The second problem with Adichie’s work, as it relates to her Achebe Complex, is that her characters lack a developed consciousness. Achebe’s characters act within their surroundings, speaking with history and culture and Nature. They try to make sense of their System of Reality and imagine new ways of being, developing possibilities across space and time. Take Obi Okonkwo in No Longer at Ease as an example. His experiences while studying in England, cause him to rethink Igbo understandings of being and recreate himself as a “modern man”. He defies the wisdom of the elders who raised money for him to study abroad, causing a generational schism in his family. He also laments the corruption rampant in a newly independent Nigeria, and is constantly negotiating how to “be” within the borders of a nation defiled. He then engages in forbidden love, expanding the possibility of the privileged sharing a romance with the outcast. All of these factors make the moment when Clara, his lover, reveals her identity as an osu both powerful and power-filled. It is in his reaction. Instead of Obi jumping to embrace Clara to touch her and to kiss her, Achebe tells us that he was silent.
Adichie’s characters do not do this. They simply react to the forceful hand of their writer, not living in the moment of their literary existence. Take for example Ugwu in Adichie’s Half of a Yellow Sun. In most of the novel, he is portrayed as an incredibly docile boy sent to work for a university professor and his wife. We see him live in the shadows of the home, as a lowly servant. We see him play with, feed, and protect Baby, the couple’s daughter. We see him as an innocent. Then something happens. Ugwu is kidnapped by Biafran forces to fight, and without any notice at all the Ugwu that we know flips. He becomes a fearless soldier and a heartless rapist. This moment, unlike that of Obi Okonkwo’s, is strange and bizarre. One sees the same thing in Purple Hibiscus. Every reader of Adichie must ask themselves this question, “Did it “make sense” for Jaja to protect his mother by turning himself in to the police?” In my opinion, it made no sense. Adichie forced that decision upon Jaja; Jaja did not act on his own volition. The novel does not provide any signal, not even a whisper, to illustrate and contextualize Jaja’s System of Reality. As a consequence, when Jaja sacrifices himself, it seems as though he does so as a slave of the text. .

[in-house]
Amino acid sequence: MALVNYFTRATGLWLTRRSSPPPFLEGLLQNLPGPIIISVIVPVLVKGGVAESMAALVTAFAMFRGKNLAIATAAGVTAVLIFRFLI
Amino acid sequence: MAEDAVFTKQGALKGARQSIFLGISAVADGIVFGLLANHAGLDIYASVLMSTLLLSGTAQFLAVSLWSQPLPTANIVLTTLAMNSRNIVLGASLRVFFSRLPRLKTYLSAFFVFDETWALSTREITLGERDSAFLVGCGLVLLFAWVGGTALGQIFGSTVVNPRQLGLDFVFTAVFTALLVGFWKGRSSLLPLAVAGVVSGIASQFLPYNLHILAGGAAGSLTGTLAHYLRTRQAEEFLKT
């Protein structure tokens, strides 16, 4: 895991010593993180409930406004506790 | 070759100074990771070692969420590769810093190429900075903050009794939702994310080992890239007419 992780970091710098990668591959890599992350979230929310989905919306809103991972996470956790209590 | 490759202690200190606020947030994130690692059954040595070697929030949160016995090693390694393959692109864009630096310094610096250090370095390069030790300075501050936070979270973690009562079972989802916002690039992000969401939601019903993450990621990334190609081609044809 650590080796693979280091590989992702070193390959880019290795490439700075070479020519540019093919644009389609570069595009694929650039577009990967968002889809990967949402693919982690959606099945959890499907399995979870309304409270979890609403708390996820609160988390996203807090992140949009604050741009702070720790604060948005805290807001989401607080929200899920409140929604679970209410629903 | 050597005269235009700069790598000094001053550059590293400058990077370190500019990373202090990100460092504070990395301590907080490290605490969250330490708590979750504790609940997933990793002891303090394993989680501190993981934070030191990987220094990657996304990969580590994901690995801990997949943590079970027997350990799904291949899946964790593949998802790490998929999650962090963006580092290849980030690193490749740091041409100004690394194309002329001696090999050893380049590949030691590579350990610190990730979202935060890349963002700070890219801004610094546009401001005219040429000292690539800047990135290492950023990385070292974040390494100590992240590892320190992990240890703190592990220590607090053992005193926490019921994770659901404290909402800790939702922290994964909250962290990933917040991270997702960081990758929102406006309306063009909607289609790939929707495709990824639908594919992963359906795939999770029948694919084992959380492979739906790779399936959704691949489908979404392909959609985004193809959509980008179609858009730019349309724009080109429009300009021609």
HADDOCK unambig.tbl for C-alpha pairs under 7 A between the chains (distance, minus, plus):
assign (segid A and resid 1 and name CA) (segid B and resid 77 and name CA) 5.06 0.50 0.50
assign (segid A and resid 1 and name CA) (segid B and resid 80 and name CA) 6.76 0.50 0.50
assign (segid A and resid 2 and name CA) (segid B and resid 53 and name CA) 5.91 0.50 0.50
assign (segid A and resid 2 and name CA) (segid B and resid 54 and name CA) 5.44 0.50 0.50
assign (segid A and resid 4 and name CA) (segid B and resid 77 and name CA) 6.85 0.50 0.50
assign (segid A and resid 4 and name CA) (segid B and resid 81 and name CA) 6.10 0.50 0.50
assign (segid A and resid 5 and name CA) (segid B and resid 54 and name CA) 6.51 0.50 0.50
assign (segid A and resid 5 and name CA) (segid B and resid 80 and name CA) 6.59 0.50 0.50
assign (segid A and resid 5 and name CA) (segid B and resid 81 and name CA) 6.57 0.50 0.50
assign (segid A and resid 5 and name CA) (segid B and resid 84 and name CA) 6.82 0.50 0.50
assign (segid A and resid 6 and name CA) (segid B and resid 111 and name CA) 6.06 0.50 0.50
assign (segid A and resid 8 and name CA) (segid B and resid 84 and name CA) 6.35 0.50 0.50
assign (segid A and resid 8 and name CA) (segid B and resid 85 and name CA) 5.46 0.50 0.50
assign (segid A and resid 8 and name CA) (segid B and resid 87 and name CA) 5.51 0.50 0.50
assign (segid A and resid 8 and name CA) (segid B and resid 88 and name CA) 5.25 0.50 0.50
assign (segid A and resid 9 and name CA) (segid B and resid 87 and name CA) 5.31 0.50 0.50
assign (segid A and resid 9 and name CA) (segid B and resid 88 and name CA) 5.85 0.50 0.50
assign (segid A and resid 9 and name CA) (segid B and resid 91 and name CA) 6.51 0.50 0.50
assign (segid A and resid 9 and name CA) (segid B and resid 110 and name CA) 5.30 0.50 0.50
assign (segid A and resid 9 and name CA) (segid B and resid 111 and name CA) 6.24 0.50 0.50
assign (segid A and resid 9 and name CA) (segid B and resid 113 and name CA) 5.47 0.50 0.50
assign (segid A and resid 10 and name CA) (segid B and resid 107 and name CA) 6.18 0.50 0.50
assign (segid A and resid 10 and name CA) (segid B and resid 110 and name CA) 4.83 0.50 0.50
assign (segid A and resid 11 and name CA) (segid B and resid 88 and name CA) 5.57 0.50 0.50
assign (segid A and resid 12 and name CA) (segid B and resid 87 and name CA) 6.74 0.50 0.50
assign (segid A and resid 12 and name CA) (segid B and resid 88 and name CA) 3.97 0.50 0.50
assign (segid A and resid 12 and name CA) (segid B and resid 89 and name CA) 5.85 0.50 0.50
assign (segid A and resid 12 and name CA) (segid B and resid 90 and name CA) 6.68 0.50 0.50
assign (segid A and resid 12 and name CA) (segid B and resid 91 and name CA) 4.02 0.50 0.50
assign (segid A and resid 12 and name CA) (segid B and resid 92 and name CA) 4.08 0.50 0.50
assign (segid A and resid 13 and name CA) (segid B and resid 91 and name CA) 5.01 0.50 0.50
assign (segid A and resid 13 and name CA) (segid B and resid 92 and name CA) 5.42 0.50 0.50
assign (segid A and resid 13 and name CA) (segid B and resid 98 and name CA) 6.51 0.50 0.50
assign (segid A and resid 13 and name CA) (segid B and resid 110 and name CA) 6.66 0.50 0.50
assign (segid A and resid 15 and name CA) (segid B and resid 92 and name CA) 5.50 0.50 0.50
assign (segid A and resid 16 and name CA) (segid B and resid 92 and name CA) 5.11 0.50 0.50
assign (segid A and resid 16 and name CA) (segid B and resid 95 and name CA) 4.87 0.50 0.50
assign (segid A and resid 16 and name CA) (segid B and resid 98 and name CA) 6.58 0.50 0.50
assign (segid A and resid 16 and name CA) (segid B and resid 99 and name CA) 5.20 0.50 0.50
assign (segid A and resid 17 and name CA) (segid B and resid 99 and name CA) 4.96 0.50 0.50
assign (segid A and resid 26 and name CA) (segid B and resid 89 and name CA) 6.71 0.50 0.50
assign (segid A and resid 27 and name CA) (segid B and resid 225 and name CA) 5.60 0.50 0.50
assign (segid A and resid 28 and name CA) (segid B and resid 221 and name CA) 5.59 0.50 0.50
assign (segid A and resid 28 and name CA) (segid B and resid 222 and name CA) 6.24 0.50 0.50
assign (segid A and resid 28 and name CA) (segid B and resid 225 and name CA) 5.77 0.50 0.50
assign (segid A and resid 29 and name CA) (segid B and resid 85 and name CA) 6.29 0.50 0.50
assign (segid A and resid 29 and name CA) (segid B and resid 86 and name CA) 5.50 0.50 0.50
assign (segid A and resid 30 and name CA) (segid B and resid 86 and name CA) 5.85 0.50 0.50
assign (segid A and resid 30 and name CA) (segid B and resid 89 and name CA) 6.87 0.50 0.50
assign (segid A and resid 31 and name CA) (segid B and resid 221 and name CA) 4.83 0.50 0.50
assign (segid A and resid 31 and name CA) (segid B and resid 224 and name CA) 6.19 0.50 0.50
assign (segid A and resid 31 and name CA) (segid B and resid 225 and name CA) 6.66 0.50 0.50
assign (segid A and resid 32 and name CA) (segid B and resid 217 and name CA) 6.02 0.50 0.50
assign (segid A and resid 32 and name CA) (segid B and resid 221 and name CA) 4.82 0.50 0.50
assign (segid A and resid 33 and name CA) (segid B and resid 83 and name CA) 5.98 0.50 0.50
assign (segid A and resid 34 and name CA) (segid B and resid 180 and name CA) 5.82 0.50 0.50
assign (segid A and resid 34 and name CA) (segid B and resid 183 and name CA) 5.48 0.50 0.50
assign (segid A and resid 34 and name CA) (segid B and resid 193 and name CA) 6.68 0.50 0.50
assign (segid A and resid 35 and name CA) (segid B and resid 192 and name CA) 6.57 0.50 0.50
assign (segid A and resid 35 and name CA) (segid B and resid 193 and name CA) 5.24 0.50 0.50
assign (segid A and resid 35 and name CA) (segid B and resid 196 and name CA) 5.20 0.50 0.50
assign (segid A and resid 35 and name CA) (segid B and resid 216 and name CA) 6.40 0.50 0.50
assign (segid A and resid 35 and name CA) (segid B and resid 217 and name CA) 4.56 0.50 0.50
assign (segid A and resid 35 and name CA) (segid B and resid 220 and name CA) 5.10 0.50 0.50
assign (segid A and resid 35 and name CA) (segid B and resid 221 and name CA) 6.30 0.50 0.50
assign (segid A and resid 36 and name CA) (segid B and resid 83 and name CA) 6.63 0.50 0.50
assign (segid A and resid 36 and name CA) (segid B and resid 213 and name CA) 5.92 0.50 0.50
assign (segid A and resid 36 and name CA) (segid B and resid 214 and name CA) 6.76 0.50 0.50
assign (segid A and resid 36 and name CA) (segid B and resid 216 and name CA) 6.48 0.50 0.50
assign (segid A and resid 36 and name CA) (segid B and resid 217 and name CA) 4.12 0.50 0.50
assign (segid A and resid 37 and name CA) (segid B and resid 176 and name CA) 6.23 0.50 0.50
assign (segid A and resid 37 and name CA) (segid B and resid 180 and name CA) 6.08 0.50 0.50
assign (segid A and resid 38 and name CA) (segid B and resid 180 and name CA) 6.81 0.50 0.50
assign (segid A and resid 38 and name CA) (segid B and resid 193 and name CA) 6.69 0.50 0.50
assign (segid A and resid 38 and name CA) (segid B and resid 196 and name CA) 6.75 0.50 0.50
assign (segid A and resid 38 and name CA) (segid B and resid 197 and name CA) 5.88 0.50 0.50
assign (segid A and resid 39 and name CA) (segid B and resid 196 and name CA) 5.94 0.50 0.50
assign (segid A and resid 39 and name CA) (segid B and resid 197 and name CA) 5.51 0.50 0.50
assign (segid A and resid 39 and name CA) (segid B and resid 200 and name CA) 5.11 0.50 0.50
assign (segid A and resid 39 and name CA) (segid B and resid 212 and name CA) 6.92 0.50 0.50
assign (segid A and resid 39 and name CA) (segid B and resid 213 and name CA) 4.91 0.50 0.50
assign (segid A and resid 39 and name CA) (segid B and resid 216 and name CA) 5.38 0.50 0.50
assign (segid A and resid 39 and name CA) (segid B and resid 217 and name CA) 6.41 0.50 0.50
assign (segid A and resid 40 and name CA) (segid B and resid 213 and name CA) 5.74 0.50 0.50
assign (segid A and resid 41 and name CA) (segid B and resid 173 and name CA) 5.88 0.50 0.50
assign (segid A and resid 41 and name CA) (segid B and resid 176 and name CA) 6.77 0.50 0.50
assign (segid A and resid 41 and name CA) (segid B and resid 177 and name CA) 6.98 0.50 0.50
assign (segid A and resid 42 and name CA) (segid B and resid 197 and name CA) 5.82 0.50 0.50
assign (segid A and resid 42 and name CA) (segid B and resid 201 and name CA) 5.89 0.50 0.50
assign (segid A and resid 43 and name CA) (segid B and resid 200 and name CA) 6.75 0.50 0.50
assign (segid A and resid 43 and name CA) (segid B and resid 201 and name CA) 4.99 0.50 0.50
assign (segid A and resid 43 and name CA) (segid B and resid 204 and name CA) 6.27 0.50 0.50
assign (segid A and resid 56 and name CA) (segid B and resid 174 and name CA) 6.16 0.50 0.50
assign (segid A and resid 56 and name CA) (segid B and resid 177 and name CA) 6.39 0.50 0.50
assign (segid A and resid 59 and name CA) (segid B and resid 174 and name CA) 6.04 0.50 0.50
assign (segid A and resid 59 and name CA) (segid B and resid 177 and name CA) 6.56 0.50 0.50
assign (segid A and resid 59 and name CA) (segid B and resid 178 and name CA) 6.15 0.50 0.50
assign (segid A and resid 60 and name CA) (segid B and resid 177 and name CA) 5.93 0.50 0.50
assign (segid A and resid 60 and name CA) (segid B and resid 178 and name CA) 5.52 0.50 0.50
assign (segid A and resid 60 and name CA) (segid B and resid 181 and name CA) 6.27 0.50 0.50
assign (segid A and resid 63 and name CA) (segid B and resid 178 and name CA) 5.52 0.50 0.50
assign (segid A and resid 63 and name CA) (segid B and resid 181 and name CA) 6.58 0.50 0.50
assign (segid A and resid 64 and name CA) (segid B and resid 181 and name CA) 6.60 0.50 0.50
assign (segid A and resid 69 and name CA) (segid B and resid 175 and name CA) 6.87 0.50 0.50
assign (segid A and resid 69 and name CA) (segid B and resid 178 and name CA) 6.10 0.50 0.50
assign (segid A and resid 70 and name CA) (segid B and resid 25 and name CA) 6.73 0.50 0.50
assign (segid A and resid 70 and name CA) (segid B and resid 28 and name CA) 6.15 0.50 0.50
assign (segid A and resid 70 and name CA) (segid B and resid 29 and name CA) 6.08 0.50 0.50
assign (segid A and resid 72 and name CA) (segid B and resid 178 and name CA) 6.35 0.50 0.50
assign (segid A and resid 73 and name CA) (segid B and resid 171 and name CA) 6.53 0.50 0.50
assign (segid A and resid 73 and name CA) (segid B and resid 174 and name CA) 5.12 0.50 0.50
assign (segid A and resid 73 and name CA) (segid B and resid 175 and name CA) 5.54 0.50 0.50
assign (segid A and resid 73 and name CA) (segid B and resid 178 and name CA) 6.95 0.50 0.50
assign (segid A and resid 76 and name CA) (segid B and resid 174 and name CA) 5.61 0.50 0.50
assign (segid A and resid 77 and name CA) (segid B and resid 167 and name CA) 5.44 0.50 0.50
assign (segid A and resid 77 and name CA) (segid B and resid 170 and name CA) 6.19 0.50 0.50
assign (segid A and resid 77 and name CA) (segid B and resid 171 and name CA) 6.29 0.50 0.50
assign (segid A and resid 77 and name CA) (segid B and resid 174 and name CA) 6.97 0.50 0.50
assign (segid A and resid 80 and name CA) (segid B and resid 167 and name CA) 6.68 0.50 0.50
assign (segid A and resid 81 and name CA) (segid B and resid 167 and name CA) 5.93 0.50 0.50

The third problem with Adichie is that her stories lack the prophetic gravitas necessary to challenge the social problems of her contemporary moment. She writes just to write. Now, there is no problem with writing for the sake of writing. In fact, doing so can lead to new and innovative literary expressions. However, if one chooses to write that way, one ought not claim to be something else. Do not be a puddle calling yourself an ocean. Achebe’s work was and still is a critical component of human liberation. In his text Home and Exile, he writes, “I did not really want to see the score of narratives between me and my detractor settled by recourse to power, other than the innate power of stories themselves.” He knew that freedom could not be attained through the barrel of a gun, but through the broad exchange of human narratives. Achebe’s writing prophetically spoke to a historical moment filled with holocausts and wars. It was a modernist moment, yet his writing transcended that moment by speaking to something larger, something bettered. The battles of today have new morphologies and writers writing on the shoulders of Achebe must adapt. Writing prophetically in a post-modernist moment requires humbling one’s narrative for the sake of allowing other narratives to exist, no matter how “bad” they are. It is a game of convincing and cajoling, not one of force. The meta-narrative has been damned.